The concept of racism has been ambiguous in international studies. On the one hand it has been approached as a form of behaviour or action. The question has been: what kinds of actions and ways of behaving are racist? On the other hand, a certain ideology is regarded as the core of racism. This ideology states that the outward appearance of people (skin colour is usually the most significant feature) defines their capabilities and position in society. (Miles 1994; Isaksson & Jokisalo 1998; Banton 1998; Calhoun 1994; Goldberg 1993, 1997; Jackson & Penrose 1993; Rattansi 1994, Sintonen 1999) Thus, the field of racism is both heterogeneous and broad.
However, the starting point of this paper is that racism is understood as an ideology and a doctrine. Without recognizing the ideological component, no behaviour or action can be identified as racist; every action identified as racist should be seen as having an ideological cause or basis (Miles 1993, 1994). Furthermore, any action that is ideologically based on racism entails discriminating practices in corporations and society. Those practices typically constitute the most visible dimension of racism. Here also lies the point at which racism becomes connected with ethnic marginalization. Racist ideology produces such discriminating practices that isolate ethnic minorities from the resources provided by society and the economy.
The question is: how does the ideology of racism work? Basically it is a matter of the processes by which we produce meanings, i.e. how we understand our reality and make our world sensible. It is based on certain conventions that are learned in everyday life. These conventions direct our understanding and interpretations so that the world looks self-evident and sensible to us. Now, racism as an ideology offers us particular conventions as a means of understanding certain issues and phenomena. These conventions form the ideological content of racism. Usually, they are statements like black/white (or other) people are certain kinds of people or black/white (or other) people do something in a certain manner, etc. The ideological statements are the coordinates on which we rely in situations where there are different kinds of people.
The process of signification, particular to racism, is usually called racialization (Miles 1994, 42-47; Goldberg 1993, 46-48, 57-60). It consists of two phases. First, certain physical features become selected for marking the outline of a group. In the case of racism they are usually skin colour and some other features like the shape of nose or type of hair. These features form the code system according to which we identify and differentiate ‘races’. It is worth noticing that the process of selection of the features is based on historical events and circumstances and political power, not on any kind of biology-based natural selection. Thus, the ‘racial’ classifications are artificial, although we believe that they are natural.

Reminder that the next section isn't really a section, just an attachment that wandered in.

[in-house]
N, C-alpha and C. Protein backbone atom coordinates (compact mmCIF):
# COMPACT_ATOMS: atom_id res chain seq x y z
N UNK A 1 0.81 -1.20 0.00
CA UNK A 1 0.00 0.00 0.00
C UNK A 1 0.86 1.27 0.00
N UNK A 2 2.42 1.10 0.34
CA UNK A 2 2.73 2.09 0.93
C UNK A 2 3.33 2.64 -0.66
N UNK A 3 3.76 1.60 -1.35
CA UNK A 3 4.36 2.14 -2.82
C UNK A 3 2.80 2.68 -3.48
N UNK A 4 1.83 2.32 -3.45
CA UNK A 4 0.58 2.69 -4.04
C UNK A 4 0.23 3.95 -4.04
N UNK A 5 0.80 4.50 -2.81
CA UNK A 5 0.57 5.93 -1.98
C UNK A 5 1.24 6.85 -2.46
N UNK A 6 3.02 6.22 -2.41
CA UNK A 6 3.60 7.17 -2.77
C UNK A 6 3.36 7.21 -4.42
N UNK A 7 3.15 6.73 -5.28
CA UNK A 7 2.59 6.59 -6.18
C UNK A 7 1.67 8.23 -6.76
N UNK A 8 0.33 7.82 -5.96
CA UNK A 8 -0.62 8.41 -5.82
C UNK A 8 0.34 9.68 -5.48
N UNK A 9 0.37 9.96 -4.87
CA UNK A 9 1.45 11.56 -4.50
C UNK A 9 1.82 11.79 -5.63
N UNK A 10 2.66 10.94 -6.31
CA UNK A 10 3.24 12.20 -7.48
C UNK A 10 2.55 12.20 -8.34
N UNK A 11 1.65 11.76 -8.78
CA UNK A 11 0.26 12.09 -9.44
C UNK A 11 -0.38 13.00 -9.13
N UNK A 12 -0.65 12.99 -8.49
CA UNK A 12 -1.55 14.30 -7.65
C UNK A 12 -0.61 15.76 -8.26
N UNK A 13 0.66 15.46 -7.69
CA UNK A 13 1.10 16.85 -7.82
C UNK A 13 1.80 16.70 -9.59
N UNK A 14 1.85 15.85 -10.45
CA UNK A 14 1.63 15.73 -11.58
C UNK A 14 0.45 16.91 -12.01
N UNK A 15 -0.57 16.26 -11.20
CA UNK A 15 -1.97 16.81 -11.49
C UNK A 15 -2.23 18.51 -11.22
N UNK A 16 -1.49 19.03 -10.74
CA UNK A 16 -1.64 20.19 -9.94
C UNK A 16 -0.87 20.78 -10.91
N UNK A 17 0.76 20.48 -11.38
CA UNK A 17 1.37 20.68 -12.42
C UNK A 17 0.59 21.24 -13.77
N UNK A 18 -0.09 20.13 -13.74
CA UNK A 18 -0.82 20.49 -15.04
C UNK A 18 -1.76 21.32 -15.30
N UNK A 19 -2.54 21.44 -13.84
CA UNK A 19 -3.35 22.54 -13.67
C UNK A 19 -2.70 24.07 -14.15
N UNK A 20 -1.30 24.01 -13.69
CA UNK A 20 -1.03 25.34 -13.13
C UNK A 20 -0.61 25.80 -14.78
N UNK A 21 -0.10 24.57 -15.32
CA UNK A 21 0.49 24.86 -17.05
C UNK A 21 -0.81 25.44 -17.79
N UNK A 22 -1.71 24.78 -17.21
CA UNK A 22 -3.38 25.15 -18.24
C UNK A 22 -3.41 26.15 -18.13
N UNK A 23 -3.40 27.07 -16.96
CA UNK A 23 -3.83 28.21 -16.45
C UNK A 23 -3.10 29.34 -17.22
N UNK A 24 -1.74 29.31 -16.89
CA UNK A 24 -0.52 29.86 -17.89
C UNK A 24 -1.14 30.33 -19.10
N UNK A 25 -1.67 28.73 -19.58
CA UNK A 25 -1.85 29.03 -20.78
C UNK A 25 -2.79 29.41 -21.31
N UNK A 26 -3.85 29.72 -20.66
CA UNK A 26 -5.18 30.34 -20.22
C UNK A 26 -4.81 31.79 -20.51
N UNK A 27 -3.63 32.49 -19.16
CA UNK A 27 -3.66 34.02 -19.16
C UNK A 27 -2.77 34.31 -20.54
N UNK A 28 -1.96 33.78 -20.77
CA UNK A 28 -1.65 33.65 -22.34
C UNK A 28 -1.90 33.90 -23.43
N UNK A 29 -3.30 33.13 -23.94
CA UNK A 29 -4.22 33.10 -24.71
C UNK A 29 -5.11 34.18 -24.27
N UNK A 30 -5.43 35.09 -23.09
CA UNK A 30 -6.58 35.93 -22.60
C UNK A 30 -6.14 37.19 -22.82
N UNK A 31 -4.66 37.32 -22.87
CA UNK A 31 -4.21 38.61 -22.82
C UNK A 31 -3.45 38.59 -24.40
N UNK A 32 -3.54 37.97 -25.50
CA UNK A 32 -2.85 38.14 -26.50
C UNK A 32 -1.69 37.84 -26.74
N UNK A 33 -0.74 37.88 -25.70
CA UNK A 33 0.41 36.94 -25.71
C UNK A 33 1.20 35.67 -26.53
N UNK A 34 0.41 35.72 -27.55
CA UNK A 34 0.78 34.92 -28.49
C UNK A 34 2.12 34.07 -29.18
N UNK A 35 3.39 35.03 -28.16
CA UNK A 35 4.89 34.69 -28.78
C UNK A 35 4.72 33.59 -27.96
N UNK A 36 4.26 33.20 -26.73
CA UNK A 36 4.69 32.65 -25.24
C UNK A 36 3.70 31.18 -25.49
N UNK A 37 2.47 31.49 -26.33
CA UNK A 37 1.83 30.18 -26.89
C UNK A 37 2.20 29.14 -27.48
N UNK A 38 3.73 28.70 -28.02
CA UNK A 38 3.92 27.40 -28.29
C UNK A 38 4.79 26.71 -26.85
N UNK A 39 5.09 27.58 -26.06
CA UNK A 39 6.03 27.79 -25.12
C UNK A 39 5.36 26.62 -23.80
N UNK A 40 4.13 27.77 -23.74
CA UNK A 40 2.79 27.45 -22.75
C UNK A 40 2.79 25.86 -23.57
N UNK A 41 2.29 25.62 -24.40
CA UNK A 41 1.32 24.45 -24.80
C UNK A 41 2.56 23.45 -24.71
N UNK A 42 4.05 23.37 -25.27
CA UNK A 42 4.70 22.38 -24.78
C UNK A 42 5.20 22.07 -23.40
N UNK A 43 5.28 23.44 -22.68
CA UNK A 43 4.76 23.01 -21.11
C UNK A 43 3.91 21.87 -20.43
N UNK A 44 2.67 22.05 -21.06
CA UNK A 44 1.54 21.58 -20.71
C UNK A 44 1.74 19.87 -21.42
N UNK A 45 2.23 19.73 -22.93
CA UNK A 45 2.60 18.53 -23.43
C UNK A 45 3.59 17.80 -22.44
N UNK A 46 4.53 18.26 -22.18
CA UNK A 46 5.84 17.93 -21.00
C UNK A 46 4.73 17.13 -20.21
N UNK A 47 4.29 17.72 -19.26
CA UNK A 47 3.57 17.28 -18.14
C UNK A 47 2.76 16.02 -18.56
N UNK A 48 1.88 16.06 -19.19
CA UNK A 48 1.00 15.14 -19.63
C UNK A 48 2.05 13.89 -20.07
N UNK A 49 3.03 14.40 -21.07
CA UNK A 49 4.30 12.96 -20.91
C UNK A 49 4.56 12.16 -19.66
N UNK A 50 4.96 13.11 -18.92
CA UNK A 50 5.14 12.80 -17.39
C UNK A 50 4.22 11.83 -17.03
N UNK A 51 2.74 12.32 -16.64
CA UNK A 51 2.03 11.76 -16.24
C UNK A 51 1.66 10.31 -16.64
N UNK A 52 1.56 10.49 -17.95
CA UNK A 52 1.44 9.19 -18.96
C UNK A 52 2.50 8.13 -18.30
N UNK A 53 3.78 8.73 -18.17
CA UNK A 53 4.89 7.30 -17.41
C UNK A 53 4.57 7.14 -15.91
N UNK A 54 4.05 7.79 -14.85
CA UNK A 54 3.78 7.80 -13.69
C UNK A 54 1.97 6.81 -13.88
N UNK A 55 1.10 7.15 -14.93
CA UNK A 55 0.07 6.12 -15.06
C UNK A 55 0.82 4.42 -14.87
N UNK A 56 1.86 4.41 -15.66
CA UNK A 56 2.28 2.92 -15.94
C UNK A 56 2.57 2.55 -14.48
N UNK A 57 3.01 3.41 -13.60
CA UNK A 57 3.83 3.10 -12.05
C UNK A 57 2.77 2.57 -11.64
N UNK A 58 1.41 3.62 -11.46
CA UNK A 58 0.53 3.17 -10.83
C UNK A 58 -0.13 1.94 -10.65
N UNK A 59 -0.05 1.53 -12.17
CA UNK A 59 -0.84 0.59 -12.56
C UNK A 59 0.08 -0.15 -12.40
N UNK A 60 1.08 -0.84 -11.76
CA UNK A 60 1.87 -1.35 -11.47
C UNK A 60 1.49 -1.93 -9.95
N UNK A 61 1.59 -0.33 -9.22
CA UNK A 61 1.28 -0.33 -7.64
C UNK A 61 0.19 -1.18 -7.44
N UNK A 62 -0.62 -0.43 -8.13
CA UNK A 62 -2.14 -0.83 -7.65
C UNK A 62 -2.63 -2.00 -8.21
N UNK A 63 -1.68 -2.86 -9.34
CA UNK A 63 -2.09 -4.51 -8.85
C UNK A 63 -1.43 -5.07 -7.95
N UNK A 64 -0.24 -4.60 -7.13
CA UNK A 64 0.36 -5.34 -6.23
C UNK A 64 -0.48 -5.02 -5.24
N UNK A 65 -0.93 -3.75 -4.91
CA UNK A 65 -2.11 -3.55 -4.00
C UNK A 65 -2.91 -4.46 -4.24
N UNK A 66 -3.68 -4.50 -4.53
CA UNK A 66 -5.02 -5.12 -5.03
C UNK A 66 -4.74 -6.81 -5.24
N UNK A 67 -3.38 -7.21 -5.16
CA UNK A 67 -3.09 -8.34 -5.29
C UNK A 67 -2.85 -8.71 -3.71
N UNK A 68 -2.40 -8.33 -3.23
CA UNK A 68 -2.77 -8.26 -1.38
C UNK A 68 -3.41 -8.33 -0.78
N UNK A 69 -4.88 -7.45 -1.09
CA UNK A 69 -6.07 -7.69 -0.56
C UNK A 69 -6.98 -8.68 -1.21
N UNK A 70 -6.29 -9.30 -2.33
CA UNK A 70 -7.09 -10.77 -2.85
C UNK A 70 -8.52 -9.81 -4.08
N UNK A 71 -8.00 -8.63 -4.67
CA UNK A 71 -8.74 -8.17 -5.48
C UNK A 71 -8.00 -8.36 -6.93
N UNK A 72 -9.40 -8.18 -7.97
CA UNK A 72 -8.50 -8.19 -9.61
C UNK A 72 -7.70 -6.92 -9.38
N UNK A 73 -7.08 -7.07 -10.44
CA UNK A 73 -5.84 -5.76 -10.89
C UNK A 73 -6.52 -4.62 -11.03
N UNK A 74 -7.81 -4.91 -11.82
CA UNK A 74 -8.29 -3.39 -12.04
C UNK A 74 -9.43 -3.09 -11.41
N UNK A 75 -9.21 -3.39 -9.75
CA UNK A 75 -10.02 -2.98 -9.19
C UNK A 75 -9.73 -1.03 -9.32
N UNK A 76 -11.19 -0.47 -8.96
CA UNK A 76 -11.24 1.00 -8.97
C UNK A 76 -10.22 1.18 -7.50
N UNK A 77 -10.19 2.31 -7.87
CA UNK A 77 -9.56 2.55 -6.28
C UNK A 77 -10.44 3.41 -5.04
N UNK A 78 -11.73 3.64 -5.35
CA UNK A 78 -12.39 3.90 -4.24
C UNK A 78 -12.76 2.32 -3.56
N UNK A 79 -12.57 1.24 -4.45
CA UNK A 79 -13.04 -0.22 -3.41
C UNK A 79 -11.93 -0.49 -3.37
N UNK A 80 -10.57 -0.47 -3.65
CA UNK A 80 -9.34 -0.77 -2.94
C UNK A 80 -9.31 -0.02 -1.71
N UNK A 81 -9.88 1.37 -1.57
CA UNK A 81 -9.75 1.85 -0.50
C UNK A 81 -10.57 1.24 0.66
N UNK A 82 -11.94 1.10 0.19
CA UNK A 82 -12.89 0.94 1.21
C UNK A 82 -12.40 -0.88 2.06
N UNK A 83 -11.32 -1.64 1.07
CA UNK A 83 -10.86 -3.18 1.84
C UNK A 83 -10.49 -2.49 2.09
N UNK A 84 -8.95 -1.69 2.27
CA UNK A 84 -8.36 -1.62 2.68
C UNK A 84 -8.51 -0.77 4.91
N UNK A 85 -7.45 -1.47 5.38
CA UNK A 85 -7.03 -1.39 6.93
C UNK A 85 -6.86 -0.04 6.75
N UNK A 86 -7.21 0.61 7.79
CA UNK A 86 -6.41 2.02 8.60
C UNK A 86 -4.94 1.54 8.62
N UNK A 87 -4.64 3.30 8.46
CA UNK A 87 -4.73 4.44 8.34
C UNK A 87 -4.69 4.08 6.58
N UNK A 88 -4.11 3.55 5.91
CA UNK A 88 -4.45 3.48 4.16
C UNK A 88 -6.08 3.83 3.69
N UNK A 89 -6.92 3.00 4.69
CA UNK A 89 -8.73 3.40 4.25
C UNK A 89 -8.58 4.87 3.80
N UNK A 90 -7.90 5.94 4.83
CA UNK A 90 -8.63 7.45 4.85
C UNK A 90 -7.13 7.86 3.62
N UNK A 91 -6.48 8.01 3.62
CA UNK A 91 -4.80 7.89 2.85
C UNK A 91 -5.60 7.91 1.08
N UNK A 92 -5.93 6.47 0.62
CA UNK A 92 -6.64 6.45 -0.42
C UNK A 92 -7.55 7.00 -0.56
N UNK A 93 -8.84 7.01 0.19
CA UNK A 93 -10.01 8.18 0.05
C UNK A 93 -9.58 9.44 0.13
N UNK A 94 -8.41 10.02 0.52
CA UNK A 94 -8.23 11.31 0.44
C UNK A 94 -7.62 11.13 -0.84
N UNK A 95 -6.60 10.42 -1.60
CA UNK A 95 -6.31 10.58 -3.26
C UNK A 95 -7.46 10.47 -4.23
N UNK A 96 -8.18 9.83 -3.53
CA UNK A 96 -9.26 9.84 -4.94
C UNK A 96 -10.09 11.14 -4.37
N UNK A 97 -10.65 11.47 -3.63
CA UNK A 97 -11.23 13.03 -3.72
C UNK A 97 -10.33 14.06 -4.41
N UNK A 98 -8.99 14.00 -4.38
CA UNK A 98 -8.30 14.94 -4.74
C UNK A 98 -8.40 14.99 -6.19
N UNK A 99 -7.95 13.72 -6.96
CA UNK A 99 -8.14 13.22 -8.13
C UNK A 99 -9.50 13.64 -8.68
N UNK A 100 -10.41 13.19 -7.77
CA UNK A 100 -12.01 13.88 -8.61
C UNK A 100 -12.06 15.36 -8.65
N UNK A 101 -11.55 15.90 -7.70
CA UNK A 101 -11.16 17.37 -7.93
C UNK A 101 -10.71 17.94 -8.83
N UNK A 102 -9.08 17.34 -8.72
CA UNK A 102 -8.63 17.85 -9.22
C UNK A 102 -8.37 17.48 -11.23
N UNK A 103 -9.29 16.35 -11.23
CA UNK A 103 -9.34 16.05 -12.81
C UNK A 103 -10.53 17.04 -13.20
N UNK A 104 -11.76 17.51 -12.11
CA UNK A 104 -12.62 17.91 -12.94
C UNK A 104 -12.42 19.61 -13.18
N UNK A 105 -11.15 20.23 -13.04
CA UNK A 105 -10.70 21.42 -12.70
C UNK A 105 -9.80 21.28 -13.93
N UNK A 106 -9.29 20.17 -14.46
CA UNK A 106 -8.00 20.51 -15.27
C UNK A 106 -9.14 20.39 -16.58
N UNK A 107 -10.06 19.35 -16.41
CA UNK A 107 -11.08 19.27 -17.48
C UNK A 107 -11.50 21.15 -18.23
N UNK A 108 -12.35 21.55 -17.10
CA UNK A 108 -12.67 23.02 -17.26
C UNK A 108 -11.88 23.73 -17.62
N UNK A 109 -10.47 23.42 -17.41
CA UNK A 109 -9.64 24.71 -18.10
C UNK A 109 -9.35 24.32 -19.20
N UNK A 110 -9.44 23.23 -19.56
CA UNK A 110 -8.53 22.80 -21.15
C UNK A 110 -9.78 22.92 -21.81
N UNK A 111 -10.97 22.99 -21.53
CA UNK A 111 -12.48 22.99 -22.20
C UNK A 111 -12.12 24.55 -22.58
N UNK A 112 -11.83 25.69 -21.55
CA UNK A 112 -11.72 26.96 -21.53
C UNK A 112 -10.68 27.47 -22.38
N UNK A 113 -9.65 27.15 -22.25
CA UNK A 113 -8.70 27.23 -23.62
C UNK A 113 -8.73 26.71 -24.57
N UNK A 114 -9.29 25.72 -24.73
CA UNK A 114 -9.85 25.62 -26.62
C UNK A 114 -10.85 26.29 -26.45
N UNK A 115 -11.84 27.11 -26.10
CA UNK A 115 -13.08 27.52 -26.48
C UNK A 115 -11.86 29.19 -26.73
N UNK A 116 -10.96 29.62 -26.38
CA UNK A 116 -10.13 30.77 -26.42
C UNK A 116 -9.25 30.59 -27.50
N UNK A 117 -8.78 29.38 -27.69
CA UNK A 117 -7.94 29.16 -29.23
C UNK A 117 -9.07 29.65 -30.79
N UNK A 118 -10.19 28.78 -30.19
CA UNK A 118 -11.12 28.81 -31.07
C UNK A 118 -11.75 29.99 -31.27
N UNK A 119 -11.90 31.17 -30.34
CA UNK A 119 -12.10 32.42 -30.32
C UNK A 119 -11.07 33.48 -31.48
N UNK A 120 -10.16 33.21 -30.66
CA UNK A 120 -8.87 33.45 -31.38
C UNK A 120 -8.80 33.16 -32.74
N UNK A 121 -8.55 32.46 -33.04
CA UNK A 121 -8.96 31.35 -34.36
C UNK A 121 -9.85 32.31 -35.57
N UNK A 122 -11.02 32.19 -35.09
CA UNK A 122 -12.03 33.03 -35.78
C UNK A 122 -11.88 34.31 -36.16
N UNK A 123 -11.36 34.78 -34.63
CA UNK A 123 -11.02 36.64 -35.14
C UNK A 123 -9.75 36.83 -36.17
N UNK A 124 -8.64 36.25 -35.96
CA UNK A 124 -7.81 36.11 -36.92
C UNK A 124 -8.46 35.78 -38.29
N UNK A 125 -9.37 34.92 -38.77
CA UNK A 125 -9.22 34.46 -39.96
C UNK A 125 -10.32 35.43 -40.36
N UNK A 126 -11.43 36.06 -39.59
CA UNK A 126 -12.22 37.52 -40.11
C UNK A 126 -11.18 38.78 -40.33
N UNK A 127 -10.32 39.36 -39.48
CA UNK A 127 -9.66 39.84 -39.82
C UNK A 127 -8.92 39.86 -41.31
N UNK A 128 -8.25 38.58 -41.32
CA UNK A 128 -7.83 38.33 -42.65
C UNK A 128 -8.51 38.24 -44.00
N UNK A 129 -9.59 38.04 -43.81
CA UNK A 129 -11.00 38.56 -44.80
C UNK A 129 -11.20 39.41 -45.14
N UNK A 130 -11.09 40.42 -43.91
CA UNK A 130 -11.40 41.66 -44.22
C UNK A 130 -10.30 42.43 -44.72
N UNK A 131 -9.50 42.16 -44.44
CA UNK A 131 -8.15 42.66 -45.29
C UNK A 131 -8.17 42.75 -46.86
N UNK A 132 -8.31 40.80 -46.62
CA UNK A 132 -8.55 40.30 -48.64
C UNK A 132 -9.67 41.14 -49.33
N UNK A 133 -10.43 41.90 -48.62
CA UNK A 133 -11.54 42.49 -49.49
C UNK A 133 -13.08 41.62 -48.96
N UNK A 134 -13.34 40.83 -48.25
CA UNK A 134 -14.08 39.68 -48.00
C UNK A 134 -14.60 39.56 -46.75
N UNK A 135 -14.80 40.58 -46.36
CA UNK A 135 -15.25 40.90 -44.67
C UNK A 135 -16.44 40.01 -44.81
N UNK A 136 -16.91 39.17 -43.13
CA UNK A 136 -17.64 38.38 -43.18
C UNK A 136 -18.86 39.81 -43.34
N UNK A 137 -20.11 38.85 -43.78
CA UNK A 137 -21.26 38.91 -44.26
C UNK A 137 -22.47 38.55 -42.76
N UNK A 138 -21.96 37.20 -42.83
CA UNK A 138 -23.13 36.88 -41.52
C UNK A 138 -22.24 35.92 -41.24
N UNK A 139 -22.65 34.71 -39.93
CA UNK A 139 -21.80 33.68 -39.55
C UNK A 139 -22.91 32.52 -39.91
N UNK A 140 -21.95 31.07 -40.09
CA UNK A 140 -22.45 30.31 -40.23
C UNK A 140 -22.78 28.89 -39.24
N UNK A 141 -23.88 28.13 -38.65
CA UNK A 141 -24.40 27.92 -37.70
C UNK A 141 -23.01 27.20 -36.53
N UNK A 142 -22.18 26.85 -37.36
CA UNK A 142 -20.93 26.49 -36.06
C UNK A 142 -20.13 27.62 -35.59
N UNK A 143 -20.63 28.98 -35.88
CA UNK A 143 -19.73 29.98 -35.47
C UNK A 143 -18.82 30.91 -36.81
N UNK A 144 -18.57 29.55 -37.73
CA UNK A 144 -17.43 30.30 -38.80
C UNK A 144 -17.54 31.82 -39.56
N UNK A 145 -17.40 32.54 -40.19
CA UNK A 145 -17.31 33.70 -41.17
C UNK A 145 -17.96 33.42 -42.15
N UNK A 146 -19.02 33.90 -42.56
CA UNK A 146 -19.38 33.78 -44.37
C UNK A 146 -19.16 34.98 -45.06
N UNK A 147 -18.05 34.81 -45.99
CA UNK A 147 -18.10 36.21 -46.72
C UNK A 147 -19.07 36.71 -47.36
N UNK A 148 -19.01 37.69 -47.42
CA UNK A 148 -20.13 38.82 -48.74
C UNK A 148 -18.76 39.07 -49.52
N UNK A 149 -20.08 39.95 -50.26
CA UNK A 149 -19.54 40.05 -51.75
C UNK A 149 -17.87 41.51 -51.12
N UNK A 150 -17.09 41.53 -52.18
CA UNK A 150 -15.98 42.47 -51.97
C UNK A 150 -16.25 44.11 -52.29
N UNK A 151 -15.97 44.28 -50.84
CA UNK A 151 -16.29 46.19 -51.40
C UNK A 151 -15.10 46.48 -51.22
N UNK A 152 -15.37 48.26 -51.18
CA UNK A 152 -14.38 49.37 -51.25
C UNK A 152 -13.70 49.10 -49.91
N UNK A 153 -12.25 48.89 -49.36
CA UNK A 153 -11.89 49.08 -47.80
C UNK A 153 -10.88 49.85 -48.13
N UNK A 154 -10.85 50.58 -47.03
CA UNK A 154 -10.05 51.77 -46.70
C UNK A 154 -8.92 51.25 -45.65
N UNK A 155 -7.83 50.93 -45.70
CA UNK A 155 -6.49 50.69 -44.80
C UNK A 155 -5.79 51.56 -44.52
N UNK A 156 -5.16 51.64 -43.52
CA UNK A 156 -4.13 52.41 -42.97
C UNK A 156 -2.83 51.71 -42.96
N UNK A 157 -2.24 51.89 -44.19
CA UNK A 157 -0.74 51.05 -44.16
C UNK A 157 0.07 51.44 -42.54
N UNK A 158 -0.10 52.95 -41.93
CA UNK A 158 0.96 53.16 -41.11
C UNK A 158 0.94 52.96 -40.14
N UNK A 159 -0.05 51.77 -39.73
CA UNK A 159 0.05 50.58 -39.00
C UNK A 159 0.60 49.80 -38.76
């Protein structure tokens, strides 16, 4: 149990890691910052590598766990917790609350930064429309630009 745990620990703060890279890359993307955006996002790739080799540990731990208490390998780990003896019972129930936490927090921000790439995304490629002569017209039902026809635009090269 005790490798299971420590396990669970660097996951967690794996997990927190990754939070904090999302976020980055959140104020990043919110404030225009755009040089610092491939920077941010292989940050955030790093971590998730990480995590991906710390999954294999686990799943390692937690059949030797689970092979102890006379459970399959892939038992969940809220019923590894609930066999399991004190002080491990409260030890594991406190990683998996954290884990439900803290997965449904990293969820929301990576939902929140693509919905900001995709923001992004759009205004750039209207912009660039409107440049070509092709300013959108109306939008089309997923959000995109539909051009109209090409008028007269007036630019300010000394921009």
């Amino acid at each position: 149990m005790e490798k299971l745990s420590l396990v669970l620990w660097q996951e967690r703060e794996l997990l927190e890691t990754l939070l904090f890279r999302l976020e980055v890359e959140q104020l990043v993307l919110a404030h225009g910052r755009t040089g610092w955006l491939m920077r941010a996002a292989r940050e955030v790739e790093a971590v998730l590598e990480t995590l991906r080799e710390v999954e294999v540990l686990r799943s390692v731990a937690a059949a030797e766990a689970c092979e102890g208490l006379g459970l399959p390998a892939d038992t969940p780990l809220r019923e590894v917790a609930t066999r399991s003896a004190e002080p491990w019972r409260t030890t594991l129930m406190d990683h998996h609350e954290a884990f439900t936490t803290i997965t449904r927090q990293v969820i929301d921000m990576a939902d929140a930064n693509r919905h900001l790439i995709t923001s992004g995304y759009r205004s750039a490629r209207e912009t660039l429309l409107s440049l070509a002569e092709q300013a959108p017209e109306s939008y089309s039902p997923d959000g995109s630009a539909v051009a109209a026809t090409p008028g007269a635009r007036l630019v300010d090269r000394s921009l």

Second, after we are able to identify the ‘race’ groups according to the physical features, some additional features are connected to the groupings. The additional features are cultural and psychological. They usually concern intellectual ability, behaviour patterns, and standards of morality. All of these features are understood collectively. In the racist ideology physical features are integrated with cultural and psychological ones. As a result, there is an ideology that states that people can be differentiated into ‘race’ groups and all of the members of each group share certain collective cultural and psychological features. Furthermore, the artificial connection between the physical features and cultural features becomes so transparent that we believe that it is natural. (Miles 1994, 42-47; Goldberg 1993, 46-48, 57-60)
3. The Outcome: Racism in Business
Now we can notice a certain kind of similarity between the concepts of organization culture and racism. They both emphasize the symbolic and ideological level instead of material objects or overt behaviour and action. Thus the theoretical and conceptual development of the paper have focused on the symbolic level. The point is that the kind of racialized understanding can form a part of the organization culture on the symbolic and ideological levels. Several features of the racist ideology can become sedimented into the organization culture and lie there as natural and invisible everyday knowledge. Thus the way in which this ideology works and what its effects are remain hidden and unconscious.
In the research of the ways in which racism intrudes into and is connected with business organization, the concept of organization culture can be used as an umbrella concept, within which the focus is on managerial skills and qualities, personnel managing, staff relations, public corporate image, marketing and advertising. In all of these sectors racist ideology and ethnic discrimination impede the internal operations of a corporation and have an adverse effect on the relationship between society and corporations.
The research should also be interactive in relation to the corporations. The idea of a learning organization can be tested and put into practice during the research by directing the results back to the corporations. This can be done by organizing mutual meetings with the personnel and the researchers as well as by arranging staff training days.
Alvesson, Mats & Per Olof Berg
George, Jennifer M. & Gareth R. Jones
Goldberg, David Theo
Isaksson, Pekka & Jouko Jokisalo
Jackson, Peter & Jan Penrose